Sale yards are a cornerstone of Australian agriculture and rural tourism — the smell of lanolin-coated wool and the chipper “hut-hut, hey-hey” of livestock agents are experiences familiar to locals and novel to visitors. The auctions have been a staple in the industry for generations, a place for both socializing and business, but their prevalence and ways of operation may have to change as a result of a COVID-19 push online.
“Looking at the computer and clicking a button isn’t as exciting, is it?” asks Graham Coleman, a farmer and a former sheep yard employee from Jamestown, South Australia.
Here’s why military Bronies think there’s a prominent crossover between the two communities
The target demographic of the “My Little Pony: Friendship is Magic” show was originally kids ages 2 to 11. However, after the show aired in 2010, it unexpectedly fueled the Bronies, a predominantly adult male fandom with members who connect over their love for the brand’s cartoon show, toys and merchandise. Out of the general Bronies community, with a Facebook group boasting more than 44,000 likes, came a different and equally surprising subcommunity: military Bronies.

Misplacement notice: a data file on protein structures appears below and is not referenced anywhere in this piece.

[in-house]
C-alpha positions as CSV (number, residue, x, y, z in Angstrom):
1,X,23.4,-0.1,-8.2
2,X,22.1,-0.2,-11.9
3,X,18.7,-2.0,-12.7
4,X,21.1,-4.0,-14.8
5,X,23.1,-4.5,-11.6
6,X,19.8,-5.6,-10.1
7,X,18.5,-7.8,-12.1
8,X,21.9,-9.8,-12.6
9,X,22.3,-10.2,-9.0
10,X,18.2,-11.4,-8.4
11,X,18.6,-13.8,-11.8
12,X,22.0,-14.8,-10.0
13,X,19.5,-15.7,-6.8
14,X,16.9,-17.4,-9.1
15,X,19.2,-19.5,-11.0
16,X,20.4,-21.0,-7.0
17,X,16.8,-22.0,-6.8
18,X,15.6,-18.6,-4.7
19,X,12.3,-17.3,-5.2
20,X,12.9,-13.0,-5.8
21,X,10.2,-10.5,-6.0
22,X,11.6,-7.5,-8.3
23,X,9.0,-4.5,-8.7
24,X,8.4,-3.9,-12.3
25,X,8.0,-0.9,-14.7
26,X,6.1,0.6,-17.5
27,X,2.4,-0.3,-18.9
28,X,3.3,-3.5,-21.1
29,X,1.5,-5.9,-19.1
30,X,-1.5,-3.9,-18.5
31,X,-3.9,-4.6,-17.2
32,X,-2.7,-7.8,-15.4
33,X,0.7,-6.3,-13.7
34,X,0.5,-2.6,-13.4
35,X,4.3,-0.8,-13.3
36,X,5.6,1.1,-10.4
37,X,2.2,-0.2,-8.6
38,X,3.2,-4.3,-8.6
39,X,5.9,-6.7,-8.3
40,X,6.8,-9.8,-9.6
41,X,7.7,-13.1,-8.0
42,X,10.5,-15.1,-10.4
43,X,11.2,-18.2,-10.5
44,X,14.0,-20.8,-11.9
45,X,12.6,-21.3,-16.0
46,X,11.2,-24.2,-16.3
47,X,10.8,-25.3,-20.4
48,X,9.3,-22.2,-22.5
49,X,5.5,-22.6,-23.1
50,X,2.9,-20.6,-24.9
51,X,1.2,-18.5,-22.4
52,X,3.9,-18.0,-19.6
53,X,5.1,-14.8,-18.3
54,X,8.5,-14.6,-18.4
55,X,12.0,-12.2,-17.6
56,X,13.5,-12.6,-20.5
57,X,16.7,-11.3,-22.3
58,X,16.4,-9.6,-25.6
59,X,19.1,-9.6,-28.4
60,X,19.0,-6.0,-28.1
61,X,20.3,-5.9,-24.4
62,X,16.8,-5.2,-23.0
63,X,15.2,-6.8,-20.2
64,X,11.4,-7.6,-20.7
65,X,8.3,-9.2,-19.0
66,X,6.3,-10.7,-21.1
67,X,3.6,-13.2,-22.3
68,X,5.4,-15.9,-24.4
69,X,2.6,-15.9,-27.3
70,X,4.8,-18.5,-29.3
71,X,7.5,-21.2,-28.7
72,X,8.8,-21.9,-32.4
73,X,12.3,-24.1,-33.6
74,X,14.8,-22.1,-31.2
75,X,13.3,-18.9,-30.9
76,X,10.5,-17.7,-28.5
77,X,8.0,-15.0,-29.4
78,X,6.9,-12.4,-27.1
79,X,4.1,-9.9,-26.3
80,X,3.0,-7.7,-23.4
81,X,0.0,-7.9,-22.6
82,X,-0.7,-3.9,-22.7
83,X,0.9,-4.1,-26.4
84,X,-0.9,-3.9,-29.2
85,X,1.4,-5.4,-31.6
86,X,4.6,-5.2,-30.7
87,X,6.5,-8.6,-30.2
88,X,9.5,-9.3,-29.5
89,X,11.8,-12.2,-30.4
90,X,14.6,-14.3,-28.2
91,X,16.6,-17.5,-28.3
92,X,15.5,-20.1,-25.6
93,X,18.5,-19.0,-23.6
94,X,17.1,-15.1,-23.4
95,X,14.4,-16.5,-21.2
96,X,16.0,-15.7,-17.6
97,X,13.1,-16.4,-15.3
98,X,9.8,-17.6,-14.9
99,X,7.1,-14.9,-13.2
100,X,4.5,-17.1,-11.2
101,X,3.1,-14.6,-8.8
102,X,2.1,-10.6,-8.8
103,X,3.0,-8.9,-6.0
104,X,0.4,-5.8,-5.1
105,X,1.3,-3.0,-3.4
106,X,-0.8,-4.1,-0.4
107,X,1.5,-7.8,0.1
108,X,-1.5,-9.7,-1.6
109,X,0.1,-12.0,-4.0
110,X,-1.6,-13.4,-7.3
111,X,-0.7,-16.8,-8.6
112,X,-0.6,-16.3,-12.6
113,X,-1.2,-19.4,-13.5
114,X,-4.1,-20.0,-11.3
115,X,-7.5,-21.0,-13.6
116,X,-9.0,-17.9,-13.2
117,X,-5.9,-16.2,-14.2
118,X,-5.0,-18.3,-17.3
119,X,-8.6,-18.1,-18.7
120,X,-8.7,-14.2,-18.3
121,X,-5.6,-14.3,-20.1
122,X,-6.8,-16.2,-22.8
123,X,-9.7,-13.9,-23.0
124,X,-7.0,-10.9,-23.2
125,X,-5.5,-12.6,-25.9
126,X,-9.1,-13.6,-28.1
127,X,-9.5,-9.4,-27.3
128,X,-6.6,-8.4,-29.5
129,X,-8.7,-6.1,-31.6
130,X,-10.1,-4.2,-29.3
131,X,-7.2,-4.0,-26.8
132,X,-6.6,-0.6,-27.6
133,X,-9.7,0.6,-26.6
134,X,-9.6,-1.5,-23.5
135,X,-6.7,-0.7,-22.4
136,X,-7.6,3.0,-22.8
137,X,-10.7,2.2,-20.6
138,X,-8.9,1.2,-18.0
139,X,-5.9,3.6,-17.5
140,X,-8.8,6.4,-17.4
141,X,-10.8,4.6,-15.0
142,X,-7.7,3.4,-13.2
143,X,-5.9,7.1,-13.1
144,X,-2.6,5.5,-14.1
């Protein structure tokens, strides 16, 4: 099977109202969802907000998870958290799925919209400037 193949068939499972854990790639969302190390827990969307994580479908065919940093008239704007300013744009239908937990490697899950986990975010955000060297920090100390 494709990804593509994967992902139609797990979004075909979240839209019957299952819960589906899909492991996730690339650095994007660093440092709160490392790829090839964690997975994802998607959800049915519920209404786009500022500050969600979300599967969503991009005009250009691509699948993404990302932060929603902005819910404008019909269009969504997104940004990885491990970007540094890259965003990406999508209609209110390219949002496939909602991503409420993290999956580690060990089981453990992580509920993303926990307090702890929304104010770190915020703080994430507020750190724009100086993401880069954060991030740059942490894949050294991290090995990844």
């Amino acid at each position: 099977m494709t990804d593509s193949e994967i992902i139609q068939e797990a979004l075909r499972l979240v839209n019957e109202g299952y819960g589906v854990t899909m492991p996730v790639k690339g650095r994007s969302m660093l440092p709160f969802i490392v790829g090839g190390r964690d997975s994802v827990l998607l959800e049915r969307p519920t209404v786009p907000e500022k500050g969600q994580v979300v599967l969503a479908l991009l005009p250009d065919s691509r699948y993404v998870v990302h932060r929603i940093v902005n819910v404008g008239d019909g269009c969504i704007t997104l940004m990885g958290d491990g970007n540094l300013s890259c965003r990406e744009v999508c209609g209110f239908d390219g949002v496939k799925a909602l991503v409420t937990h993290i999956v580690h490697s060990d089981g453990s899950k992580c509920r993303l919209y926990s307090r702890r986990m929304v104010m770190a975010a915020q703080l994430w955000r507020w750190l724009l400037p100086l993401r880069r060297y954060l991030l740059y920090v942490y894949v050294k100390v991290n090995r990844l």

Members of the Brony community share how their online and offline relationships will continue long after the show’s final season
When many people think of My Little Pony, they think of commercials from their childhood in which young girls comb the hair of plastic, multi-colored ponies. They may even be able to hum the theme song: “My Little Pony, My Little Pony. What is friendship all about?” …
Charlotte Pruett is a reporter currently living in Adelaide, South Australia.